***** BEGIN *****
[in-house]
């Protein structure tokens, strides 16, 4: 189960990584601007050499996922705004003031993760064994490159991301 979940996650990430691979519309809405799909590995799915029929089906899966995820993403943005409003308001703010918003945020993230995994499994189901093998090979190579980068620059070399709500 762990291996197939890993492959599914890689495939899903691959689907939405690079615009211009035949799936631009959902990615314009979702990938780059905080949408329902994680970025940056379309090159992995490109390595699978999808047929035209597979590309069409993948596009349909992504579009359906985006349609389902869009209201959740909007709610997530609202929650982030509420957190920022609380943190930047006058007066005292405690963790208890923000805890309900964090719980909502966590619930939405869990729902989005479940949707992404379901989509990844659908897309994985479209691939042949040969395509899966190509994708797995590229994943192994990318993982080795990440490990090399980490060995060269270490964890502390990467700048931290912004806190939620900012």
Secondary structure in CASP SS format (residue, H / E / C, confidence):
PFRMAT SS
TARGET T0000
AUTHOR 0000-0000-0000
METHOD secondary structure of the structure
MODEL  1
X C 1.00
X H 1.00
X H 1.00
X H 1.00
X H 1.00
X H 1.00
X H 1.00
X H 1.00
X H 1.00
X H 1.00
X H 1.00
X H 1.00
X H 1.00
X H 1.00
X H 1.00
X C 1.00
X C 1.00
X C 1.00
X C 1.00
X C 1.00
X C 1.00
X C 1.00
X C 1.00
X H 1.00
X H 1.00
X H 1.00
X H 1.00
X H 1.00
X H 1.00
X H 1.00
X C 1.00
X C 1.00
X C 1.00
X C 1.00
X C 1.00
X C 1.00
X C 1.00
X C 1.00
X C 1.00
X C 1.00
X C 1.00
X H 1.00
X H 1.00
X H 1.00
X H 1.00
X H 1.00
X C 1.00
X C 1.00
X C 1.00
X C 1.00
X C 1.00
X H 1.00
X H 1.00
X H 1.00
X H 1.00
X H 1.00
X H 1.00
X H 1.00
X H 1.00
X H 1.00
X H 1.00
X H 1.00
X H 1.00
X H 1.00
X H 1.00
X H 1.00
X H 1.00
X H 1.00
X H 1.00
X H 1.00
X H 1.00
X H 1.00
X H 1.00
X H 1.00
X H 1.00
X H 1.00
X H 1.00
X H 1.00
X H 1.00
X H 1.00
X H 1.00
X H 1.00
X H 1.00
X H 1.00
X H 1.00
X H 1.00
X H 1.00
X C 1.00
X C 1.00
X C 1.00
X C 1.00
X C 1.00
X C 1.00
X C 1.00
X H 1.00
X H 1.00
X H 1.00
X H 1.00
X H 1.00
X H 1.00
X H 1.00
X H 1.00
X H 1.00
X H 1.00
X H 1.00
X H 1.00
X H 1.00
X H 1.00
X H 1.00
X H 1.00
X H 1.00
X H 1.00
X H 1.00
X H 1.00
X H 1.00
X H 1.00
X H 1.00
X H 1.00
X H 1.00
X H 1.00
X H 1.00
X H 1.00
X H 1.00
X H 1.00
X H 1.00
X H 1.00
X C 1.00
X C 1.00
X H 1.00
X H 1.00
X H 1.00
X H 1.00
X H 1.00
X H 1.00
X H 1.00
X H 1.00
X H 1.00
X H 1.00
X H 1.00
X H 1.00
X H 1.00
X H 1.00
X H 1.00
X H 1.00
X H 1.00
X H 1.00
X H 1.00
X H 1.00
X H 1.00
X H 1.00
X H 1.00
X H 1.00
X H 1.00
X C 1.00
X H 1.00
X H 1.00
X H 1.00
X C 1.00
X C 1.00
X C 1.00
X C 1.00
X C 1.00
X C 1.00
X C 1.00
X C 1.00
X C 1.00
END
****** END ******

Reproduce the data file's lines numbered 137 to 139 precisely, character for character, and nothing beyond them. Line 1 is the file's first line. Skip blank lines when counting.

X H 1.00
X H 1.00
X H 1.00